Nonetheless, the most far reaching innovation of the Hepburn Act, vesting the Commission with the power to review maximum rates, might have been detrimental to the railroads, should they have been unable to secure the appointment of commissioners sympathetic to the problems of owning railroad stock. As it turned out, the early attitude of the Commission (certainly until 1918) was such that it granted only a minor fraction of railroad demands. But by the time the railroads had struck back with passage of the Transportation Act of 1920, directing the ICC to maintain rates which would yield a “fair return” (a provision since repealed as unworkable) the sentiment on the Commission had turned congenial enough to grant boosts of 25% to 40%, in some cases more than the railroads themselves had deigned to ask.20 In fact, the Commission had proved itself so over-indulgent that rates had to beat a partial (10%) retreat within two years when traffic balked.
Still, the Commission’s attitude towards maximum rate “control” was such that from 1924 through 1929, freight rates were stabilized at about 165% of the 1913 level, whereas wholesale prices had fallen back to 140% of that same standard. During the depression, with the wholesale price index down 30% from the 1929 level, the Commission’s contribution to the emergency was to continue to grant price increases anyway. In fact, the Commission has not denied in toto a railroad request for a general price increase since 1926.21 Today, authorized carload rates may be as much as 25% more, on the average, than the railroads are finding it profitable, in their discretion, to levy.22 Indeed, the railroads’ major pricing concern today has shifted to seeking lower rates, and the Commission’s power over maximum rates is becoming more and more superfluous.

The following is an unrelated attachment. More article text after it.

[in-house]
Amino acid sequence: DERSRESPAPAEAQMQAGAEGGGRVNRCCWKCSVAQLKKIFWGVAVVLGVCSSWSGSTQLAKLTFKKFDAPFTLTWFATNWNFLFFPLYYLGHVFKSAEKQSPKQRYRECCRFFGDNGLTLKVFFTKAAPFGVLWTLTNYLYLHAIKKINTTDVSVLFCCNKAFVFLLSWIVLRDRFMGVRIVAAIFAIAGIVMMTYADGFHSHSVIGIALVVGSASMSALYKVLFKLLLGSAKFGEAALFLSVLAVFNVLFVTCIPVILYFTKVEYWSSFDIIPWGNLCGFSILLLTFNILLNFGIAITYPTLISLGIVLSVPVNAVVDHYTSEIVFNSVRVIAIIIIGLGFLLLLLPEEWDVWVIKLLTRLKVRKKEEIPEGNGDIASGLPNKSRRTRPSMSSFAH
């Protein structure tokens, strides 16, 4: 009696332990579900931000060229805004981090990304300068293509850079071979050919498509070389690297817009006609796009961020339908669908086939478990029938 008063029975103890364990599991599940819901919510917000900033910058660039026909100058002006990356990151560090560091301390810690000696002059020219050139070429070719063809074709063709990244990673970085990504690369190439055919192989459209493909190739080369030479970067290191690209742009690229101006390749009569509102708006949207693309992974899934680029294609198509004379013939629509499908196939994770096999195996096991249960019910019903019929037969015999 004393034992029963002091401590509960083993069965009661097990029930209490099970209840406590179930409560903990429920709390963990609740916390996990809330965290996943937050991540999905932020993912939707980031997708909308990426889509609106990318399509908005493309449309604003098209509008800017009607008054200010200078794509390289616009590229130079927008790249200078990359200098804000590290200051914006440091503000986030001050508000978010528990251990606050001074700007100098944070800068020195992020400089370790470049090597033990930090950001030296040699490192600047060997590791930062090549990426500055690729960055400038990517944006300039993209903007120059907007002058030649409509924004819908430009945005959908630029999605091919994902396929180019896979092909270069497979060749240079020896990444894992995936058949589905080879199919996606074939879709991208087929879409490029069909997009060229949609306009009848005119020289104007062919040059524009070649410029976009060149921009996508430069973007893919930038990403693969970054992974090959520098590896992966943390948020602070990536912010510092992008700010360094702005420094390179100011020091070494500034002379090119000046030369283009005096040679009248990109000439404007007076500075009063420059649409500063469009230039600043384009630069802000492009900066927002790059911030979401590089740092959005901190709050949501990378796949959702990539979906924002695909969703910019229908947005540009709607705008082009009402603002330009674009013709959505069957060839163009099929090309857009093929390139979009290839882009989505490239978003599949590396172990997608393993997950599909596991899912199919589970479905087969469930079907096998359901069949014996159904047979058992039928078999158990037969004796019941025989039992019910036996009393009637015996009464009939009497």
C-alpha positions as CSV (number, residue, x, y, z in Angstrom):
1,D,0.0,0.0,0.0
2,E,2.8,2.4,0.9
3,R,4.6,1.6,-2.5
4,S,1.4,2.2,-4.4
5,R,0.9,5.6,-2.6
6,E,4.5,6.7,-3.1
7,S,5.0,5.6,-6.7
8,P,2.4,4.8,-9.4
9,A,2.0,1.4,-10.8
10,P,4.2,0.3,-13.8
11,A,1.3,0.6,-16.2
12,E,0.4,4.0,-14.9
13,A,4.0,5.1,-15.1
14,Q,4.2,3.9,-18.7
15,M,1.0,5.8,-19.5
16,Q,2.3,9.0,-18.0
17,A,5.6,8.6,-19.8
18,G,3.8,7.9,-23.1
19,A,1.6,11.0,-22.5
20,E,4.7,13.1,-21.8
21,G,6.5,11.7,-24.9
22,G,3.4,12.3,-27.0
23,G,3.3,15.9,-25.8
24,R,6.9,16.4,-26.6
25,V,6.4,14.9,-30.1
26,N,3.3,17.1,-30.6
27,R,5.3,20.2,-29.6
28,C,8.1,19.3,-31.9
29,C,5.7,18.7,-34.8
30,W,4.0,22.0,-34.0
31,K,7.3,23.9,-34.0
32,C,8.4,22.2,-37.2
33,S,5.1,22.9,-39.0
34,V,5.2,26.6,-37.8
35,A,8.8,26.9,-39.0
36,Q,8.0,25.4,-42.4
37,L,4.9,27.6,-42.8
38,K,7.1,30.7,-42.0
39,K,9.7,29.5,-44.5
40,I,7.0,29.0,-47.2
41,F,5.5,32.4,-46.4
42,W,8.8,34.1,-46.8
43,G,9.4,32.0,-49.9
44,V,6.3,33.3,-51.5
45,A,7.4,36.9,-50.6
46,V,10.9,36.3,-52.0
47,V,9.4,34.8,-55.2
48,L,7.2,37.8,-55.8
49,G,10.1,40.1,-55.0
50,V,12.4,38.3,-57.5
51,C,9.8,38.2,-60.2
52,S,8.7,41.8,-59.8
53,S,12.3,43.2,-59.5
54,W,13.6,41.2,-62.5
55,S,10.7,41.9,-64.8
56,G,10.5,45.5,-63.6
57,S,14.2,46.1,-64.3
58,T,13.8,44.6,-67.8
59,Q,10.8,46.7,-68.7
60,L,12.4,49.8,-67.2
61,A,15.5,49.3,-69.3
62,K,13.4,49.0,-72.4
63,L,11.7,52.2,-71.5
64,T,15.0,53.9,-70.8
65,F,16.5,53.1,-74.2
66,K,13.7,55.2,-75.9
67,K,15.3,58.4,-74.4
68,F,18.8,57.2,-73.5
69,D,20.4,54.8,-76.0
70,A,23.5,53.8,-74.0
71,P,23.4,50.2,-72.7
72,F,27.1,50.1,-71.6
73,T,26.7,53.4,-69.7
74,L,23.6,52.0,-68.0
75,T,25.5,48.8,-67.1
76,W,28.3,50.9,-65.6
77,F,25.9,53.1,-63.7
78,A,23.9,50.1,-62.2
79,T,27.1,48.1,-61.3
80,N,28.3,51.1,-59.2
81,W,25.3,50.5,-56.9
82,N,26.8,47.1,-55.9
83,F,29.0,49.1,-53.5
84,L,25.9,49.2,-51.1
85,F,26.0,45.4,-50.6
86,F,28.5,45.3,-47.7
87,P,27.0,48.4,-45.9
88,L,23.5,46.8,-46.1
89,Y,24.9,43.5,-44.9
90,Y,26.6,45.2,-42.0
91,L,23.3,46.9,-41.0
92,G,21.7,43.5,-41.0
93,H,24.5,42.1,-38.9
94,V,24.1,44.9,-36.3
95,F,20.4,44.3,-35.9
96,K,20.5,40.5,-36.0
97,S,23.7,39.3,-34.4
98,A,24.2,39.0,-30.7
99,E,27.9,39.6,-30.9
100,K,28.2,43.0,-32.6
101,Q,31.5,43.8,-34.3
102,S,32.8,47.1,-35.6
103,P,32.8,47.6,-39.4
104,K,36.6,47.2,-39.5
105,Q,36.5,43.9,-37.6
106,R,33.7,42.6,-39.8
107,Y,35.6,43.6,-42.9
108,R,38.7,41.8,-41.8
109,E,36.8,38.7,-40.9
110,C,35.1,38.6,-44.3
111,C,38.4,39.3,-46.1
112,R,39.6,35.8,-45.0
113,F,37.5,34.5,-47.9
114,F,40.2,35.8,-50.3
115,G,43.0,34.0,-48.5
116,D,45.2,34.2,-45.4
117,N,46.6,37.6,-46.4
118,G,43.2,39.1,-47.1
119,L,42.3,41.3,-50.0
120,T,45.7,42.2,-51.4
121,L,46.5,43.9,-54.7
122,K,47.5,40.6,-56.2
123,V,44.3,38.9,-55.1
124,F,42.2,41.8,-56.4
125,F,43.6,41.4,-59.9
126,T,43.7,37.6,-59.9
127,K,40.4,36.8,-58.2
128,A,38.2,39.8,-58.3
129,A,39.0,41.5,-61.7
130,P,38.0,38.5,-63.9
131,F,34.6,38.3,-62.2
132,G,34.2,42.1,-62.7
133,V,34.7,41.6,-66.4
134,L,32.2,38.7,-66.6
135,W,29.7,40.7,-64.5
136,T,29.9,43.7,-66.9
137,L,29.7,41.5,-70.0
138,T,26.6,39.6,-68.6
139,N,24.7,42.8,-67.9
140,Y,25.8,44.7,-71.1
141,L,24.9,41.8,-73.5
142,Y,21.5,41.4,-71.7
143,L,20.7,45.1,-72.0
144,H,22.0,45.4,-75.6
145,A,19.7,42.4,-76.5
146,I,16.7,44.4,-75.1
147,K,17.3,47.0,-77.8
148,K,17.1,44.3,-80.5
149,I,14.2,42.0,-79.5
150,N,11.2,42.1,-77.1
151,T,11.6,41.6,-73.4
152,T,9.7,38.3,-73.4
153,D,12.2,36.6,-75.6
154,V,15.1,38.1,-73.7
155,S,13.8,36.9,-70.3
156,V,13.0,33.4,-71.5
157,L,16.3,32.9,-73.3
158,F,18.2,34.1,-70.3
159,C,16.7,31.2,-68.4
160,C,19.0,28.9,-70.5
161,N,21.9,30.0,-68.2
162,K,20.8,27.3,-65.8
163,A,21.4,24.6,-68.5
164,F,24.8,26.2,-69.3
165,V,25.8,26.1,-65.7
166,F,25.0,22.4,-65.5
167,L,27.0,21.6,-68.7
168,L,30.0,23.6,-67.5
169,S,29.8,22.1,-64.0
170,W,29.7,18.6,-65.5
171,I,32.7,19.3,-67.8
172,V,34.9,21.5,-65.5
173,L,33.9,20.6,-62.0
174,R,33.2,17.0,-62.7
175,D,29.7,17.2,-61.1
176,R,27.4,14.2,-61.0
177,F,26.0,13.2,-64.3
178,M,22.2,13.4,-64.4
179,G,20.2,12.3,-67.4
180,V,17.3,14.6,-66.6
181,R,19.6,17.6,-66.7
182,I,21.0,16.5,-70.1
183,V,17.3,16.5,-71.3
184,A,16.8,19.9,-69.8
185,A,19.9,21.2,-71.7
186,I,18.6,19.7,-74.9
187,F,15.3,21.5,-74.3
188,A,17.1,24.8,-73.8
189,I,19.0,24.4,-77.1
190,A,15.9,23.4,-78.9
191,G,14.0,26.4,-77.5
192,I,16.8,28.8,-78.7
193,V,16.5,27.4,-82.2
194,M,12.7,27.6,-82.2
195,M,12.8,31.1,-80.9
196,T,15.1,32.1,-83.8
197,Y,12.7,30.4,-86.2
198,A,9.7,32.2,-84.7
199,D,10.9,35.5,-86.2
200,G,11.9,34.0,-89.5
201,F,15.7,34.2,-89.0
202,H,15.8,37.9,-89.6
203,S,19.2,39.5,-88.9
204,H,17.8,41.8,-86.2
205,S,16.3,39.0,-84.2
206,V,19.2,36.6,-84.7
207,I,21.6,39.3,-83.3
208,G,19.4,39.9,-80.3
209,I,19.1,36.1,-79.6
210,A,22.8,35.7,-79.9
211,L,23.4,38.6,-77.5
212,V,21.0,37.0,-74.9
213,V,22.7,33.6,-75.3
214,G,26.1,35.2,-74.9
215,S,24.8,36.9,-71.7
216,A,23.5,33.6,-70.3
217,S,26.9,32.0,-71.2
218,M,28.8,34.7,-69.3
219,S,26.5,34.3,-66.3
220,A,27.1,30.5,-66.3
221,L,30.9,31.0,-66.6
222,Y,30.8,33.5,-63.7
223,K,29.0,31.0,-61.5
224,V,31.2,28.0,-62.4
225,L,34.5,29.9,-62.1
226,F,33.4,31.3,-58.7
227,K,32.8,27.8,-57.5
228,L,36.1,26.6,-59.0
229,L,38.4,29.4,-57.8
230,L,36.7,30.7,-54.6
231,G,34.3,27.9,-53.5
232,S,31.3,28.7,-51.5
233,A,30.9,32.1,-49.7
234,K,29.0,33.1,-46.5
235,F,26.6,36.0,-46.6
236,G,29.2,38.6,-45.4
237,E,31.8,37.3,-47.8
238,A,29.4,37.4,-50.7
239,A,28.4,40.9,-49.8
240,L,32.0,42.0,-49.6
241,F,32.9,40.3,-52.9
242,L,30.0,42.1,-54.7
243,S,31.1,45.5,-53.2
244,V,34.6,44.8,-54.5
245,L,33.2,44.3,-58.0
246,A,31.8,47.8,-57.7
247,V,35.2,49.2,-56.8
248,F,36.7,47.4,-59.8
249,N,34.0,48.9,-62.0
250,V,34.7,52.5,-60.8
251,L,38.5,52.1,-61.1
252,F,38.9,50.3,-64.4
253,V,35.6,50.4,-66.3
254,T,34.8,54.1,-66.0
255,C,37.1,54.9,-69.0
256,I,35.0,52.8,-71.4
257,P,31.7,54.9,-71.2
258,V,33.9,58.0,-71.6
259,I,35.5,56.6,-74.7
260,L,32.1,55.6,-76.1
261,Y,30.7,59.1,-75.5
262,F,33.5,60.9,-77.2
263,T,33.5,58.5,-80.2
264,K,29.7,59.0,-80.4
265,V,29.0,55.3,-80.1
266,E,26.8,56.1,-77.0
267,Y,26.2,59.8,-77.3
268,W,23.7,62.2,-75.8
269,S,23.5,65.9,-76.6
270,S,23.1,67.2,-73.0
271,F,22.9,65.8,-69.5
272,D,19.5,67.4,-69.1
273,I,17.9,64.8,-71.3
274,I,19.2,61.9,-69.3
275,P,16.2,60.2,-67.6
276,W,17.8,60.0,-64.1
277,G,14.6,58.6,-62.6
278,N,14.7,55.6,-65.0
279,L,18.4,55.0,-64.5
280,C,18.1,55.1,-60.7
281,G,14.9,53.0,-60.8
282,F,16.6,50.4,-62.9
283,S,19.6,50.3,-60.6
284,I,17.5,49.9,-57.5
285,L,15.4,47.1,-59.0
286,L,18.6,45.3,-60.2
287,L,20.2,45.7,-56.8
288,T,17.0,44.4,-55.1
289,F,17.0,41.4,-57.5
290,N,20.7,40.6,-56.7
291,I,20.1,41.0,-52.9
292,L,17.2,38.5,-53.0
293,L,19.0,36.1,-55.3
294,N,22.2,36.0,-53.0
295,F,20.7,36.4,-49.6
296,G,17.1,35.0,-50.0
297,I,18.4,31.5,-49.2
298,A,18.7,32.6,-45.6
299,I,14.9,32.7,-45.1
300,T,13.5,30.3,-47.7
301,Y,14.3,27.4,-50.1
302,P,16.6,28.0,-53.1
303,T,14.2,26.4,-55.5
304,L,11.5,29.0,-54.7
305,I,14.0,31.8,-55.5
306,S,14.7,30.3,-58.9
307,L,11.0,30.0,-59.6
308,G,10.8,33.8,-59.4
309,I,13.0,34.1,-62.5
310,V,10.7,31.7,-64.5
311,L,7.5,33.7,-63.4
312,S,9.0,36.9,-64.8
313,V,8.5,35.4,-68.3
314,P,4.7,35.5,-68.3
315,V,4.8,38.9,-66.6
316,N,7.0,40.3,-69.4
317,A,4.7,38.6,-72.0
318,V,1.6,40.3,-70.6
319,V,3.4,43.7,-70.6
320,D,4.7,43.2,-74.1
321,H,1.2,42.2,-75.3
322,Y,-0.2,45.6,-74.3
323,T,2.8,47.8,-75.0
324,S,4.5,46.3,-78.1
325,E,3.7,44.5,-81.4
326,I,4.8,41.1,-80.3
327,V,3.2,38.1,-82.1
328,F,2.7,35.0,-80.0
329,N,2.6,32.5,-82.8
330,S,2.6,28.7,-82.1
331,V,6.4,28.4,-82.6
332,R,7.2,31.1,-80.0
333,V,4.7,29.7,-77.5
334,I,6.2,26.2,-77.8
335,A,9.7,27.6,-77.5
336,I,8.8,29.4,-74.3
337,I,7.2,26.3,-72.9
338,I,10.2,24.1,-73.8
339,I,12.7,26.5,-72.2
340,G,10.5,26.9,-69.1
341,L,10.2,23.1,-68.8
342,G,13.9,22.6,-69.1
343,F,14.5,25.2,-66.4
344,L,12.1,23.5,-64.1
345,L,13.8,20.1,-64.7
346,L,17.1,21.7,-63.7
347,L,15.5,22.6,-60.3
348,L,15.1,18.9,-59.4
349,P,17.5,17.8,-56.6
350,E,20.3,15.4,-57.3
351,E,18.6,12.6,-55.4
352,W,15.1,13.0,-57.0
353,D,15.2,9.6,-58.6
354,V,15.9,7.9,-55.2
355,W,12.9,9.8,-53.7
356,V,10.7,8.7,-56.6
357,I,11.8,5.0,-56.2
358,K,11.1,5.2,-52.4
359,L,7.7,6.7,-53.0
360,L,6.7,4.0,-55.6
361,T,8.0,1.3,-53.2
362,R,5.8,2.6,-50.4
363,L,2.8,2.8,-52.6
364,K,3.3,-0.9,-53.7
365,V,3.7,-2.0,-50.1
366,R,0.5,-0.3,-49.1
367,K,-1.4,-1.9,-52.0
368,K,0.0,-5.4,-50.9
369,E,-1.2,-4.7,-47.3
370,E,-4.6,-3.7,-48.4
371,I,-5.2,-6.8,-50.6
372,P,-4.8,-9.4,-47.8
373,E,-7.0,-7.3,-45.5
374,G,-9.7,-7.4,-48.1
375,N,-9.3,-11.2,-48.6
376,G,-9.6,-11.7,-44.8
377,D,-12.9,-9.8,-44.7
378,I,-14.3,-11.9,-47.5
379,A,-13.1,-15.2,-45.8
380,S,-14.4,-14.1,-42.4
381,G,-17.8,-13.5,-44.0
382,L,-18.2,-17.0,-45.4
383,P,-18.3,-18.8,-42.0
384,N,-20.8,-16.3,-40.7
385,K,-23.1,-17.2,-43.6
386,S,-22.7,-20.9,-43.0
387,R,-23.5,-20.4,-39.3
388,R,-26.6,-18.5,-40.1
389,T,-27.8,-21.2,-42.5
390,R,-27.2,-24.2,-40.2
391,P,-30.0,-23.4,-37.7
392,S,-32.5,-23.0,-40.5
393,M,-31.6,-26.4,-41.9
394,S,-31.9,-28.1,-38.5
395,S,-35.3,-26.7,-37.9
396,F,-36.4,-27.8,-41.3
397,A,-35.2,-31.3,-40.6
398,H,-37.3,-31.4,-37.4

The year 1920 saw enactment of Colonel Fink’s request that strictures be placed in the path of prospective competitors who seek to enter the business of railroading. The device was the Certificate of Public Convenience and Necessity which, henceforth, would have to be issued before further railroad line capacity could be constructed. Another proviso gave the Commission power to legitimize pooling agreements once more, if the Commission, in its enlightened omniscience, found such collusion “in the interest of better service to the public.” In a similar about-face of policy, the Congress relieved from the operation of the antitrust laws ICC approved mergers and acquisitions of control over a competing road through lease or stock ownership.
The Transportation Act of 1920 had not only resulted in a sudden upswing of rail rates, but the 1920 Act broke ground for a cartelization device even the industry spokesmen of the 1880’s had not deigned to suggest: the Esch-Cummins Bill gave the Commission power to set federally enforceable minimum rates. Perhaps to this, as well as to the extravagantly high maximum rates which the Commission decreed in the same year, can be ascribed the fact that between 1920 and 1924, truck registration in the United States nearly doubled.23 Thus, the artificially high rate structure had a backlash to it, much as it had had in the nineteenth century; but now, with the entry-stalling certificates of public convenience and necessity having closed the doors on rail expansion as an equalizer of investment possibilities, trucks were driving through the windows.
The railroad industry first tried to meet truck competition by advising friends in state legislatures as to the evils of trucks on highways, suggesting a variety of enactments such as would prescribe maximum truck speeds, maximum gross tonnage, and upper limits to truck drivers’ working hours, all of which inured to the respective “safeties” of public and railroad.